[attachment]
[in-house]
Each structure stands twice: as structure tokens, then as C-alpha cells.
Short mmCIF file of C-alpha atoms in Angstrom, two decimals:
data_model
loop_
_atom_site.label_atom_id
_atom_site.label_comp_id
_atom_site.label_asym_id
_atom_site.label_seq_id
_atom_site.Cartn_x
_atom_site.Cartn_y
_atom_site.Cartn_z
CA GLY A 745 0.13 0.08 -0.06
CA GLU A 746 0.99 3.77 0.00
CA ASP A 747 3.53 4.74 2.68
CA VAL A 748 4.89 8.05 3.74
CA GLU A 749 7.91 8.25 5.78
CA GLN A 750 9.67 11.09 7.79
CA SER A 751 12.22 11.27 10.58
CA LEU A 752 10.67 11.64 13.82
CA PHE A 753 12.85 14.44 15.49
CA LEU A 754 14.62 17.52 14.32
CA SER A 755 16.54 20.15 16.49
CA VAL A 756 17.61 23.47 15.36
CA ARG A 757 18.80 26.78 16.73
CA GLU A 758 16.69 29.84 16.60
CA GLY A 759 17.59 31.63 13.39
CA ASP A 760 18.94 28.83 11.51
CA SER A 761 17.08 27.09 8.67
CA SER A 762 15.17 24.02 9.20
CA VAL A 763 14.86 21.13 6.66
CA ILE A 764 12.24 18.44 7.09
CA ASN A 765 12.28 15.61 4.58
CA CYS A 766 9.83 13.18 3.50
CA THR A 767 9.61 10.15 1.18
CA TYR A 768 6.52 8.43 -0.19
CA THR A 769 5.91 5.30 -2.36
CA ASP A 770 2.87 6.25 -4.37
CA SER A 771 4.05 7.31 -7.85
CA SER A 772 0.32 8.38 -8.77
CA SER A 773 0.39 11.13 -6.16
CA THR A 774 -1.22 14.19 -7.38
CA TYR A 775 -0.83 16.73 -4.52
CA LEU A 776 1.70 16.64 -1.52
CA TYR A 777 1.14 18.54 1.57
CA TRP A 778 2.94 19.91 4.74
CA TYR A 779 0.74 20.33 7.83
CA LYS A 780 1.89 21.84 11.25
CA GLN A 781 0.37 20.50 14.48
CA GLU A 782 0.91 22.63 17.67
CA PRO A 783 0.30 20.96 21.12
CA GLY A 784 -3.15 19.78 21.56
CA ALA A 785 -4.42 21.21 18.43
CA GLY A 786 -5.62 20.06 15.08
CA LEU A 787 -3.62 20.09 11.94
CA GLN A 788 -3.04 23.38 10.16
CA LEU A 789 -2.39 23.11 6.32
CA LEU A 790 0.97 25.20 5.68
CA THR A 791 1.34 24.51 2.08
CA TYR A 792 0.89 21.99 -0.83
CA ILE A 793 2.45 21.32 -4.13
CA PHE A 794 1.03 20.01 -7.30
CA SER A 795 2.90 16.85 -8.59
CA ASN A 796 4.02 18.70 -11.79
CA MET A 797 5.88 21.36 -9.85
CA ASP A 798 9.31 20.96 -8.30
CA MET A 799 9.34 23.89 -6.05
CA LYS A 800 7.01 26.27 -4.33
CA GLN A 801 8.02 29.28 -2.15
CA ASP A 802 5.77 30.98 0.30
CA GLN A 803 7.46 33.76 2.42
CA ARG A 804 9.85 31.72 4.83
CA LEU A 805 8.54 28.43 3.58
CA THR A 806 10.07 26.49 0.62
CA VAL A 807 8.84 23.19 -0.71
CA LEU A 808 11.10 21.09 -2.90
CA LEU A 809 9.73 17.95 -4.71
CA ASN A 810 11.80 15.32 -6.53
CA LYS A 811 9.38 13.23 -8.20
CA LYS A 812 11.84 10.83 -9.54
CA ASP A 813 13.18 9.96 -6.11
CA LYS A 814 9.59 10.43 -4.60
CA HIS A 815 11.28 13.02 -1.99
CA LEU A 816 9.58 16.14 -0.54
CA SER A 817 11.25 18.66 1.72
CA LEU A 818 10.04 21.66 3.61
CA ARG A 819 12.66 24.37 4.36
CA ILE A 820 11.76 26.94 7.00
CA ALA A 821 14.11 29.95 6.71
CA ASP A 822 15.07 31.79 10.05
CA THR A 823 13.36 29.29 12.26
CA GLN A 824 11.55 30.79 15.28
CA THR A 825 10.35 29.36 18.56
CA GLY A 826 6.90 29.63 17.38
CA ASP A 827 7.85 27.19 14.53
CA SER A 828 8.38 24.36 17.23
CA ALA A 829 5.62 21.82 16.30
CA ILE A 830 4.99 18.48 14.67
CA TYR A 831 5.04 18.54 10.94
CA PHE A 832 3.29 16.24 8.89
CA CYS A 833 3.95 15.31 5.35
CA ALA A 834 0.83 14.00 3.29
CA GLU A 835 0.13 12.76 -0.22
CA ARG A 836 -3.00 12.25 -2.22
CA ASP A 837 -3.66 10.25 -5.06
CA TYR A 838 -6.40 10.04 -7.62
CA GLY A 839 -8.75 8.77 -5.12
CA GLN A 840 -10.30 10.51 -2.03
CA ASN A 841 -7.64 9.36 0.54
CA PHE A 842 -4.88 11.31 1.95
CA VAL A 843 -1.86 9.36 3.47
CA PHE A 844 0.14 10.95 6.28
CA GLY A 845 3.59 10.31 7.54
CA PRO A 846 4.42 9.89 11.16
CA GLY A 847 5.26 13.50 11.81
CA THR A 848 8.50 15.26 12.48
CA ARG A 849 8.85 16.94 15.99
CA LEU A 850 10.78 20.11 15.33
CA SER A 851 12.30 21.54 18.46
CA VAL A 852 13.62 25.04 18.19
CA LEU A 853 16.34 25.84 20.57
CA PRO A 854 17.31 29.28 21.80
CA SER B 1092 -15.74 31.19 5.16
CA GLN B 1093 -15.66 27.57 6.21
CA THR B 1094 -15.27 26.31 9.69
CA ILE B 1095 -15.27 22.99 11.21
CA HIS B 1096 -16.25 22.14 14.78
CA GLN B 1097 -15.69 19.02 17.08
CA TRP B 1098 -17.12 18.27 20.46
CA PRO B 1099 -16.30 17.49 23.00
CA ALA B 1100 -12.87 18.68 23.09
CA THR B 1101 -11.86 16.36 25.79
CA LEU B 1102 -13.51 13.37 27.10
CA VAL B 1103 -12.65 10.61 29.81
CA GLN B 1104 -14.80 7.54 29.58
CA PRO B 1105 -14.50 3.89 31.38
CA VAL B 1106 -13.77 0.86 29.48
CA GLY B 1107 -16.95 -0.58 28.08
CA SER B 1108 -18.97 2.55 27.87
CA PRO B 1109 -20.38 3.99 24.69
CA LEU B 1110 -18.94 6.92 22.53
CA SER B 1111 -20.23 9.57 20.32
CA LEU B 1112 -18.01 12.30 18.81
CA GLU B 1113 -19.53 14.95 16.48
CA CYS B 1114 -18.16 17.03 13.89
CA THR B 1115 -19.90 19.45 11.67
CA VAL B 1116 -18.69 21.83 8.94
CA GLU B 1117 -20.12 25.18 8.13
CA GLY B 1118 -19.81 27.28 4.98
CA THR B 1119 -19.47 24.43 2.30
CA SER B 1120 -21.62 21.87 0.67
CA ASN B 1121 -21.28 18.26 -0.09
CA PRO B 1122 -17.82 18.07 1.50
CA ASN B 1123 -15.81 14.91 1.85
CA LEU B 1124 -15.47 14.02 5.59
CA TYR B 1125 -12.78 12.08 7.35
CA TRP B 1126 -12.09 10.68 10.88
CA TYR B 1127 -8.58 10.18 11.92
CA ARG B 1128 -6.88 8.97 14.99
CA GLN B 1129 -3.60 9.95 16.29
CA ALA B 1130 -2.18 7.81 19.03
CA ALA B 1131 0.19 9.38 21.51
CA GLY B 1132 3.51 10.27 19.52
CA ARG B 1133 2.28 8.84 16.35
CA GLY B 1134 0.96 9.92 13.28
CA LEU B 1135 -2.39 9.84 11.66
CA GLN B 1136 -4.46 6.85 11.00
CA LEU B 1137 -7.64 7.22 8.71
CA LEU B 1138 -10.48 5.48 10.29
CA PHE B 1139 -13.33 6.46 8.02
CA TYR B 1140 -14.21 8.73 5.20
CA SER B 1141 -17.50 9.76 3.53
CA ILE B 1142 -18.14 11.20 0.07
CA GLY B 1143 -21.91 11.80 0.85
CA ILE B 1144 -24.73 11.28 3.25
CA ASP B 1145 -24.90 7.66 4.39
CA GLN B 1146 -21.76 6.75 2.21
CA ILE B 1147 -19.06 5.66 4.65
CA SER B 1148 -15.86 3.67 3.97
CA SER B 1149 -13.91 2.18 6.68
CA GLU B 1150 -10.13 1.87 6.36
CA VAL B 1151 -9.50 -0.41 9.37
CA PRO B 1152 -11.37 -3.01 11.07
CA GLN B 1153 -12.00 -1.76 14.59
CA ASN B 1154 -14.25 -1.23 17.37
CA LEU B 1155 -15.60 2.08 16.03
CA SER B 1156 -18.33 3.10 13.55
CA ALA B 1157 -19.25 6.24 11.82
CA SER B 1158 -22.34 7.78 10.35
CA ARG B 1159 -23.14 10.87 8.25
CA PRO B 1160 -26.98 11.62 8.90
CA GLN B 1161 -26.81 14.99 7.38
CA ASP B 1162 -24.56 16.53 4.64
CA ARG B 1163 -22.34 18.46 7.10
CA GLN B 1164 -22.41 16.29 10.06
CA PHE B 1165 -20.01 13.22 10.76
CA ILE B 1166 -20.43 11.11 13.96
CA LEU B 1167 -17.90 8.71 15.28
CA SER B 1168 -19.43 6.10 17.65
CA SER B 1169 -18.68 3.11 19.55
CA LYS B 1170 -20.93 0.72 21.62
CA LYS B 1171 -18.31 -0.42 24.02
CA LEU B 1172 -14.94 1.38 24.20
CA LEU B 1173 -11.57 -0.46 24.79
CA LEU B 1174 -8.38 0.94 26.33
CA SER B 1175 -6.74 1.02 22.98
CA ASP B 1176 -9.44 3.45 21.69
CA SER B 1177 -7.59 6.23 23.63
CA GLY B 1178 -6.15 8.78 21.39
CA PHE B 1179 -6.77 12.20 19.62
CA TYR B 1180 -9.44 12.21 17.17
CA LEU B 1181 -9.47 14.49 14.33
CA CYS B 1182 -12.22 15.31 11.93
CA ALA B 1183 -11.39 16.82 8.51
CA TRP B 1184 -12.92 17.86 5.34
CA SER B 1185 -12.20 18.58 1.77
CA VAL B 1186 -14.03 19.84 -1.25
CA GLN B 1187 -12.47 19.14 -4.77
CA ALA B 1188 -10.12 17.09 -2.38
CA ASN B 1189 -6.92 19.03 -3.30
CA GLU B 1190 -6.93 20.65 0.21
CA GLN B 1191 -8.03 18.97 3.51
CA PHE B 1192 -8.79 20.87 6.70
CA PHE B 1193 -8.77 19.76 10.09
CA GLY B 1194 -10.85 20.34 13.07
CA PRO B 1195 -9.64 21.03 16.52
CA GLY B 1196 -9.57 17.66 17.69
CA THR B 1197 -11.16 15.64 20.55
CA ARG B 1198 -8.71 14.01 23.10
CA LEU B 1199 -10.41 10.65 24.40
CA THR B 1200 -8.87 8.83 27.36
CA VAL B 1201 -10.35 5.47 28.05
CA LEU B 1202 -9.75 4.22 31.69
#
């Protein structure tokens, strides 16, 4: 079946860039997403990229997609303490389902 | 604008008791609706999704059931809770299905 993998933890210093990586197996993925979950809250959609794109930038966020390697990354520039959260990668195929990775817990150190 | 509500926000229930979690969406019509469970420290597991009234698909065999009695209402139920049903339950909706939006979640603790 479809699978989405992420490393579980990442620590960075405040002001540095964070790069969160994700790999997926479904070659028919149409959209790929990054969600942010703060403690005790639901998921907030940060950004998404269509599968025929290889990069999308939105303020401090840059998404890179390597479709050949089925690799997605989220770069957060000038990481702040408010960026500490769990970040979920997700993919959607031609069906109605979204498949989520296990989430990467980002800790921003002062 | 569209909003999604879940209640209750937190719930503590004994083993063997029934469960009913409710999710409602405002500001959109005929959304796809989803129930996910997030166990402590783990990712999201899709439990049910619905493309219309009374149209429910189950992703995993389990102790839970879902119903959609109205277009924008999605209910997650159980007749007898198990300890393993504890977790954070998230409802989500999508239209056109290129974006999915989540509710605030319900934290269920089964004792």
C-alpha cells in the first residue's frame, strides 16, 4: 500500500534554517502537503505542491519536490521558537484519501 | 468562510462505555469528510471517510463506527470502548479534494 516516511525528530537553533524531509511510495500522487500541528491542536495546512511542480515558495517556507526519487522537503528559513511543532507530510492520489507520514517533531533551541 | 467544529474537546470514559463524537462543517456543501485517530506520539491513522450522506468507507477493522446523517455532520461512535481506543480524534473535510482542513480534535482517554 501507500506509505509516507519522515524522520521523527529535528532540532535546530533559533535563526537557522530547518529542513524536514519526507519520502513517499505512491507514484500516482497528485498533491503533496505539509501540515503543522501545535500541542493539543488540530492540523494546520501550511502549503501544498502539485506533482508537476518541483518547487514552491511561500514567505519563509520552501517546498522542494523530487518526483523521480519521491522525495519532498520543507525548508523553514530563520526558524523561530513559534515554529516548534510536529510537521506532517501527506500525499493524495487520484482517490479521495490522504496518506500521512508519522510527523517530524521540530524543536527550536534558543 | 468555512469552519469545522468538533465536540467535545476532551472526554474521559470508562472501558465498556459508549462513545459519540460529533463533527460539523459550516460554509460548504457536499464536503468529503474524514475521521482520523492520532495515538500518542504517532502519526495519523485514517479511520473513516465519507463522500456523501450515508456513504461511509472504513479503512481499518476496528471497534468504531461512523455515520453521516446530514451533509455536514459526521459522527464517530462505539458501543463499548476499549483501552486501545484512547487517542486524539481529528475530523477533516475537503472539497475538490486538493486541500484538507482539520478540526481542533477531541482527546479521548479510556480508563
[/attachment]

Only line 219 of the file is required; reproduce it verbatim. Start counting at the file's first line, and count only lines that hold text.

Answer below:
CA ALA B 1188 -10.12 17.09 -2.38